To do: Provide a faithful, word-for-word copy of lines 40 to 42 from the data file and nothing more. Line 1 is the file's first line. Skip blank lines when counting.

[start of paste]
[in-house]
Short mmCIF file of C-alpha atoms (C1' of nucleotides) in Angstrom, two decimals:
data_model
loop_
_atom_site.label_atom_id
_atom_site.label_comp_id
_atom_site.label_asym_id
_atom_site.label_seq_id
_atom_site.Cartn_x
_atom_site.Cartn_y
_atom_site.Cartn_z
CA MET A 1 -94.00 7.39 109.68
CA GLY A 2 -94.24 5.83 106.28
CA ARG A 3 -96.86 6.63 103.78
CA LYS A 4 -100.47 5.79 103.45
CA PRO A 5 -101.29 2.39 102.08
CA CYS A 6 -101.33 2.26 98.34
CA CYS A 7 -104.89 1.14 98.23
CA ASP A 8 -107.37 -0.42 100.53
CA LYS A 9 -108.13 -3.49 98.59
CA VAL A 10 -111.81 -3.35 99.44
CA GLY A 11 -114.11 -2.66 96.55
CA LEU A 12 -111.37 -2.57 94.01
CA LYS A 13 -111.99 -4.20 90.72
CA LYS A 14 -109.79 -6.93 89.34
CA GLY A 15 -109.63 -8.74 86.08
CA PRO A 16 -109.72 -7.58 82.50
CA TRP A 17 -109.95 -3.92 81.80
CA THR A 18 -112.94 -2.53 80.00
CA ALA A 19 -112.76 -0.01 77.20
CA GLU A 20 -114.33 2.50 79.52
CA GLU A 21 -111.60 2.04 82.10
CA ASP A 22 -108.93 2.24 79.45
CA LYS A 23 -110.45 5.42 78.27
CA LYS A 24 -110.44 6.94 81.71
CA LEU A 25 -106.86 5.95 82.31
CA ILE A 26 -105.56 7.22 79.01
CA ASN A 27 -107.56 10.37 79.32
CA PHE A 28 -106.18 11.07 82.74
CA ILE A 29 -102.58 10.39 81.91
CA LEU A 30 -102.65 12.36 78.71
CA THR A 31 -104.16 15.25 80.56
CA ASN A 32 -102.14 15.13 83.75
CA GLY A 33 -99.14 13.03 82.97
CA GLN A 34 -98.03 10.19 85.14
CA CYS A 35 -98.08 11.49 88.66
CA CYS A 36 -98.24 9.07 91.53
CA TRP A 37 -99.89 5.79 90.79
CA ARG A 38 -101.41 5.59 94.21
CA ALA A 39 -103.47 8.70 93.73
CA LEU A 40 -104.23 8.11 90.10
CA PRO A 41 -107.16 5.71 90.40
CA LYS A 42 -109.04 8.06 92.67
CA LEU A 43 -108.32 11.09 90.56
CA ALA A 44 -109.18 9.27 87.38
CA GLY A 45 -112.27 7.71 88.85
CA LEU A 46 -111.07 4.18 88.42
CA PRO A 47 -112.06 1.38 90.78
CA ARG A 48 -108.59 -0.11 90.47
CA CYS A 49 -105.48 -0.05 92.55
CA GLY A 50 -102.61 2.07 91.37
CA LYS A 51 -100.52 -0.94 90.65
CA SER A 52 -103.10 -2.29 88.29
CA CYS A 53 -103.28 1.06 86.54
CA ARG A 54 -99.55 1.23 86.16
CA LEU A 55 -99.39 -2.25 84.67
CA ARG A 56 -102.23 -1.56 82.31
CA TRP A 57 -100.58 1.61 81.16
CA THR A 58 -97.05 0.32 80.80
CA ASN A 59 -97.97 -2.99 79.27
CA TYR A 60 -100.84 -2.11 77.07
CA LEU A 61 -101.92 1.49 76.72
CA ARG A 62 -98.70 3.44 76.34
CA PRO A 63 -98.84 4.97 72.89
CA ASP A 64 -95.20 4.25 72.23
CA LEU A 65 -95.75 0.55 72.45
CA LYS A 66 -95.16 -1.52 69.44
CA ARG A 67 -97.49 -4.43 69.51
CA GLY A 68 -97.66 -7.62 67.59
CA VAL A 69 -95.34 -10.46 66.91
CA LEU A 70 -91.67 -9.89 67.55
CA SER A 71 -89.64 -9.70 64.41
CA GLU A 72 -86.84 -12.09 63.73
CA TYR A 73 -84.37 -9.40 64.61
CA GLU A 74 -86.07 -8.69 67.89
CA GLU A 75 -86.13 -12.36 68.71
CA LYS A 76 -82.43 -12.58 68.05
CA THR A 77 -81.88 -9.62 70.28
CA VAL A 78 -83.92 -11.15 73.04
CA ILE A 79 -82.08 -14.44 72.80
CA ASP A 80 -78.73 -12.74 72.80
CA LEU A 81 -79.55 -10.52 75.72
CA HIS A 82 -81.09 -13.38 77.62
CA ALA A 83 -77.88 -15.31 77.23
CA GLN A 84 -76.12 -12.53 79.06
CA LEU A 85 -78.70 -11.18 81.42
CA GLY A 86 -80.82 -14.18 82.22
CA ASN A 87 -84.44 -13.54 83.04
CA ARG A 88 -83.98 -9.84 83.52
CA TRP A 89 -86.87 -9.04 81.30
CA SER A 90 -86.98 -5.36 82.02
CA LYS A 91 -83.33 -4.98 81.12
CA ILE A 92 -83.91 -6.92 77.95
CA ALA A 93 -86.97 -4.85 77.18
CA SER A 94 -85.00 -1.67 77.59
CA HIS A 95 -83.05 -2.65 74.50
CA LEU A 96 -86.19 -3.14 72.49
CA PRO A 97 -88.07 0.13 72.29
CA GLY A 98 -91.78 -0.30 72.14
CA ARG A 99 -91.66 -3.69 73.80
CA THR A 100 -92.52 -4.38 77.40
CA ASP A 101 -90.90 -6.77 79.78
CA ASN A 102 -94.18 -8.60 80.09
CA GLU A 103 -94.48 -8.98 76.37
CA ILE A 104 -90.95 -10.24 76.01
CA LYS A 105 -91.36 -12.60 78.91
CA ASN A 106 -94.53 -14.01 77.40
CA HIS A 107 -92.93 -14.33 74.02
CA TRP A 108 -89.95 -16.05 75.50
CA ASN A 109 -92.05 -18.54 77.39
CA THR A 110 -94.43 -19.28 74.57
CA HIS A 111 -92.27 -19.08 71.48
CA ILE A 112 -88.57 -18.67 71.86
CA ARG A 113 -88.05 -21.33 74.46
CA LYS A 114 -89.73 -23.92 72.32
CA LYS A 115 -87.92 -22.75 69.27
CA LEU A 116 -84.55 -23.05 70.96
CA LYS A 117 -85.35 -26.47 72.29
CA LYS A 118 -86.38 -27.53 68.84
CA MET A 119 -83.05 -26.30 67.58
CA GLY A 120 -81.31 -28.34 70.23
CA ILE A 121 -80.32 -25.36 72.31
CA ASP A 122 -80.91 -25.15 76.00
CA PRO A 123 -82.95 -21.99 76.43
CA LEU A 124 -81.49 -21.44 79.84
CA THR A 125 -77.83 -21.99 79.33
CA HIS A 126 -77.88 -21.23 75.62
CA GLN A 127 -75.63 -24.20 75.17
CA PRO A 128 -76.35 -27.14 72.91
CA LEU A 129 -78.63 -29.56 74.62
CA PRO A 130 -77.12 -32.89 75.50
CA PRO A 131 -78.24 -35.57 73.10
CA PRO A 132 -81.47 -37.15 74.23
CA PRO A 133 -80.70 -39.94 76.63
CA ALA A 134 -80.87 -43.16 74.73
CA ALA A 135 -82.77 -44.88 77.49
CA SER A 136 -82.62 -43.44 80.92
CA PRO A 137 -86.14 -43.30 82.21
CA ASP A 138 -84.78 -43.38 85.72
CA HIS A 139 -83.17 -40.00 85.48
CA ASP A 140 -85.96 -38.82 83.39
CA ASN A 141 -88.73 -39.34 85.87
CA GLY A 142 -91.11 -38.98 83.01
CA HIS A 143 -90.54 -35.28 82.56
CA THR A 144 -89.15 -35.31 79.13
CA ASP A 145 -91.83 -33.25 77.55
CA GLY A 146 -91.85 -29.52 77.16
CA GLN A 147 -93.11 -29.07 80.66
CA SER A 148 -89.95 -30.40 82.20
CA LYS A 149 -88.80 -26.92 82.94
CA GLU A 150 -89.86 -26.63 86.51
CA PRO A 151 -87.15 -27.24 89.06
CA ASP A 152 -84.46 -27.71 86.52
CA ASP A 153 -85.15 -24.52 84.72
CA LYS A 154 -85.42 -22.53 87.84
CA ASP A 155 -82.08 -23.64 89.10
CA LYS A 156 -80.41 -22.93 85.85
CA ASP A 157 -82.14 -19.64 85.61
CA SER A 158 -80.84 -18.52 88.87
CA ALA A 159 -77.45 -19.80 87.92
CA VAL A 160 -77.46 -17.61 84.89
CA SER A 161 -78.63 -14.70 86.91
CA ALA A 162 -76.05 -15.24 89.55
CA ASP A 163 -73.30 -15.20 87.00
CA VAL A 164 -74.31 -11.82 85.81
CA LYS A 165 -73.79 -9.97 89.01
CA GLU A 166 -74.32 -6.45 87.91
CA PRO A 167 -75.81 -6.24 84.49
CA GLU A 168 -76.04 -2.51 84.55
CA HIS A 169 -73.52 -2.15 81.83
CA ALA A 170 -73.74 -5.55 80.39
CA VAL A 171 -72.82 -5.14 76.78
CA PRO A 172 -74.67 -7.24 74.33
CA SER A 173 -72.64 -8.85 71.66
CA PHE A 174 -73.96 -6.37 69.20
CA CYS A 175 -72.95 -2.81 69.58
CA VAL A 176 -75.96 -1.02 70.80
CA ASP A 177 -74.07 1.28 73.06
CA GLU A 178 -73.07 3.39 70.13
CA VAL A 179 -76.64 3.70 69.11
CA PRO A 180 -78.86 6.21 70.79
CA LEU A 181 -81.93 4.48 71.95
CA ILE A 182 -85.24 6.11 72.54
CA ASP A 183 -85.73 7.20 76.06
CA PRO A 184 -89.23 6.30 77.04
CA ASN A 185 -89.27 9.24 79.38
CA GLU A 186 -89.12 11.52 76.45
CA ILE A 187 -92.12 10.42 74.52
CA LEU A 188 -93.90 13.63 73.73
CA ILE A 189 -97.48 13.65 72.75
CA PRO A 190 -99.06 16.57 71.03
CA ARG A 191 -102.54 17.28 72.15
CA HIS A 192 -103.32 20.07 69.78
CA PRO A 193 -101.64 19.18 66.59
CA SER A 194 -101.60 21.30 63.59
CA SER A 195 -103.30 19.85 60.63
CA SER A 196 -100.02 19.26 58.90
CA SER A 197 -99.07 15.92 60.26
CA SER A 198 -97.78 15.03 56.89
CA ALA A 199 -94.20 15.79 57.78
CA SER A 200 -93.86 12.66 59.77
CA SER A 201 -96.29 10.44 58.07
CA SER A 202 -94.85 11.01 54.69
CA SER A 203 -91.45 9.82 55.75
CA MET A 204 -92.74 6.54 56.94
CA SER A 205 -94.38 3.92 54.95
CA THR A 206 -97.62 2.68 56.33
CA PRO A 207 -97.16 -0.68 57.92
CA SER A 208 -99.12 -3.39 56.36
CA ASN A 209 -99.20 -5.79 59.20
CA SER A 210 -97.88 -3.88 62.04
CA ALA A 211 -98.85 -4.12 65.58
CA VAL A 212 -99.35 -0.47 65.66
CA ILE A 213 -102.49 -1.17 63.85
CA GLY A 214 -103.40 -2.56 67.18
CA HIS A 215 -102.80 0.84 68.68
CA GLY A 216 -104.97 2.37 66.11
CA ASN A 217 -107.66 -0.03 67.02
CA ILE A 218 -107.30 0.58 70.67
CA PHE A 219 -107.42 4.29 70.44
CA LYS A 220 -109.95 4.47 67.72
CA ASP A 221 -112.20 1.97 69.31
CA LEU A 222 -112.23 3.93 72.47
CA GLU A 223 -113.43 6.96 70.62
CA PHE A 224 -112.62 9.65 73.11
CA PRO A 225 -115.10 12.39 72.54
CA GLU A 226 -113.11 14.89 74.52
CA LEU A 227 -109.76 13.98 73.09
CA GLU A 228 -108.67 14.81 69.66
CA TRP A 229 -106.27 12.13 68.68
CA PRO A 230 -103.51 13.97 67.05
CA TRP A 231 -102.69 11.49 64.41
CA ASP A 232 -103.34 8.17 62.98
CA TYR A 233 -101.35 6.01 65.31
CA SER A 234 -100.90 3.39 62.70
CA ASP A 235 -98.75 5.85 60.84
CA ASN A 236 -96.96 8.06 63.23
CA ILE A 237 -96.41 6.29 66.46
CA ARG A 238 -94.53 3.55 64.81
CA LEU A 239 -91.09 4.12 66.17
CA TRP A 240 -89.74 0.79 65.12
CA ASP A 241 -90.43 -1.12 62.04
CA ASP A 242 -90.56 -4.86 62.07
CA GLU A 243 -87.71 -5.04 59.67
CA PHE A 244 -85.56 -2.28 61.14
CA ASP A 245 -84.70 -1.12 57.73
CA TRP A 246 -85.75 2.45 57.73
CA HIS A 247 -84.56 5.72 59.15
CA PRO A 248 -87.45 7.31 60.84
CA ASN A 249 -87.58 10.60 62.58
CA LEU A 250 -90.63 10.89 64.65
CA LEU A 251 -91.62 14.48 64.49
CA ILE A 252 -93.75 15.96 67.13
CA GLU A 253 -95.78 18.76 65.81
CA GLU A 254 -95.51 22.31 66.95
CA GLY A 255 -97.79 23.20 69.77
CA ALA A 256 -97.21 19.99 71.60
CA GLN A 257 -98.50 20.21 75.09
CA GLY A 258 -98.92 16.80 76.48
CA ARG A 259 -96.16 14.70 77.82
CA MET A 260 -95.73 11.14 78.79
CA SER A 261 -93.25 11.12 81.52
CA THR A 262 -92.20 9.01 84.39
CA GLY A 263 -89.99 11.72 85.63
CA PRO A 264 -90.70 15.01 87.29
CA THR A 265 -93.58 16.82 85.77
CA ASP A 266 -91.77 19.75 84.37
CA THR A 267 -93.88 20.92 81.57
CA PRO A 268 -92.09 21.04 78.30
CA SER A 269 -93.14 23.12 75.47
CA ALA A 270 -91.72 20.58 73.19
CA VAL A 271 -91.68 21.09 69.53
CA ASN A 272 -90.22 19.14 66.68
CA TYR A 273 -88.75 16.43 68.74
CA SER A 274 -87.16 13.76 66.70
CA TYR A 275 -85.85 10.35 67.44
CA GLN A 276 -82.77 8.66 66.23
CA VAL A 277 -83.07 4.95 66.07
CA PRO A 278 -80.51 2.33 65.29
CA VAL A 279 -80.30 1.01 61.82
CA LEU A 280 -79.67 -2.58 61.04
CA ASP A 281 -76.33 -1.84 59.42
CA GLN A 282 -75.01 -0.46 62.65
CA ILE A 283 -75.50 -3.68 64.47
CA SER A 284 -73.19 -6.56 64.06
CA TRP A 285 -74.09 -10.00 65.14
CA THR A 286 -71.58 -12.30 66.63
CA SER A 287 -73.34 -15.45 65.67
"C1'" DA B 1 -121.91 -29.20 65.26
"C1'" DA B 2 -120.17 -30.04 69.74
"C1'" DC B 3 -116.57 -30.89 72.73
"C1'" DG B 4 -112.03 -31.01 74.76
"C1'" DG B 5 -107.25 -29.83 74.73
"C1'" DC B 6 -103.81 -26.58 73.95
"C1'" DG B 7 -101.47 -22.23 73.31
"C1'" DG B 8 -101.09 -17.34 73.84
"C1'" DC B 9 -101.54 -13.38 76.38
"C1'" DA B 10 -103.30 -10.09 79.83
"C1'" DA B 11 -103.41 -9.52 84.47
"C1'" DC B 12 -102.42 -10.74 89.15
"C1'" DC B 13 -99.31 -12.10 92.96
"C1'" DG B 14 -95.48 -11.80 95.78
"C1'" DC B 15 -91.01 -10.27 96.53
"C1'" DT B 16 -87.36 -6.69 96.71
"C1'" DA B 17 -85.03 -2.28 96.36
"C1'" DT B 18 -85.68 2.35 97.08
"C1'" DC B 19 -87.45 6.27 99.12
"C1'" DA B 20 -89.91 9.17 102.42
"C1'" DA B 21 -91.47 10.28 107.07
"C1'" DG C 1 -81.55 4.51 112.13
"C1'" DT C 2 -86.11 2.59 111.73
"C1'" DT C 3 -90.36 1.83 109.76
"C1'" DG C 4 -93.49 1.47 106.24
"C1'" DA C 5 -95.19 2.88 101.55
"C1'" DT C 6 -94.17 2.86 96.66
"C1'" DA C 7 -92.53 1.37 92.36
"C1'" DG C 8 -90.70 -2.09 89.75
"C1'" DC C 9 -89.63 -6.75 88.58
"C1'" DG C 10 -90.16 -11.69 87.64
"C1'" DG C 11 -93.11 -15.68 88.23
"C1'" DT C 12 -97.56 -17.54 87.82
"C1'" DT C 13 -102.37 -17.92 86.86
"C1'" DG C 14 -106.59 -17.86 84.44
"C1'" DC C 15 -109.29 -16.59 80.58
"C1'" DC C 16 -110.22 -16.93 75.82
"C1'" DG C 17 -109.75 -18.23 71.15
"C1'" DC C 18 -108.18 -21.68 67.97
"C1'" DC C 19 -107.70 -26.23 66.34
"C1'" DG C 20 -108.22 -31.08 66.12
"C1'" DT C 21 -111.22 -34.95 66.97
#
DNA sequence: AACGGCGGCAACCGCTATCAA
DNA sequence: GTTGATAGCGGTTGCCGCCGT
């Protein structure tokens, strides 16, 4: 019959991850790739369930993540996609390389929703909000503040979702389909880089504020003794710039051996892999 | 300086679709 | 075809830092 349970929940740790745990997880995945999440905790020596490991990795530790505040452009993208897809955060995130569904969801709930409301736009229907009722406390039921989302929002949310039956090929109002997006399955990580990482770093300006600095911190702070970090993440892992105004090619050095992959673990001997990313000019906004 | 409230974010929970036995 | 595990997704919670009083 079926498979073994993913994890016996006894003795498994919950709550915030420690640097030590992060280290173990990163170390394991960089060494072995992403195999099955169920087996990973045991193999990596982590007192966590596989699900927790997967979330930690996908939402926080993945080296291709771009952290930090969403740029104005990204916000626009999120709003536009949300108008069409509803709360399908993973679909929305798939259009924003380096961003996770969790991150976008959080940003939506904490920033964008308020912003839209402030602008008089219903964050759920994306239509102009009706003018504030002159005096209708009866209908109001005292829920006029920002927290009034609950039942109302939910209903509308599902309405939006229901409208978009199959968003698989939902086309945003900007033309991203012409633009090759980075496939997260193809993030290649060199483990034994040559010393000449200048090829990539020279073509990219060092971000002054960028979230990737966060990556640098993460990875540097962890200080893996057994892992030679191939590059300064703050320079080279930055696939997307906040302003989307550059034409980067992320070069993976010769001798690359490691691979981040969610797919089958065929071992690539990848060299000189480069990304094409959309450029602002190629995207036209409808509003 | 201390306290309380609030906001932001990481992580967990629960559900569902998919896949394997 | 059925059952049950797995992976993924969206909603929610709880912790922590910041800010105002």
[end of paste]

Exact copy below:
CA ILE A 29 -102.58 10.39 81.91
CA LEU A 30 -102.65 12.36 78.71
CA THR A 31 -104.16 15.25 80.56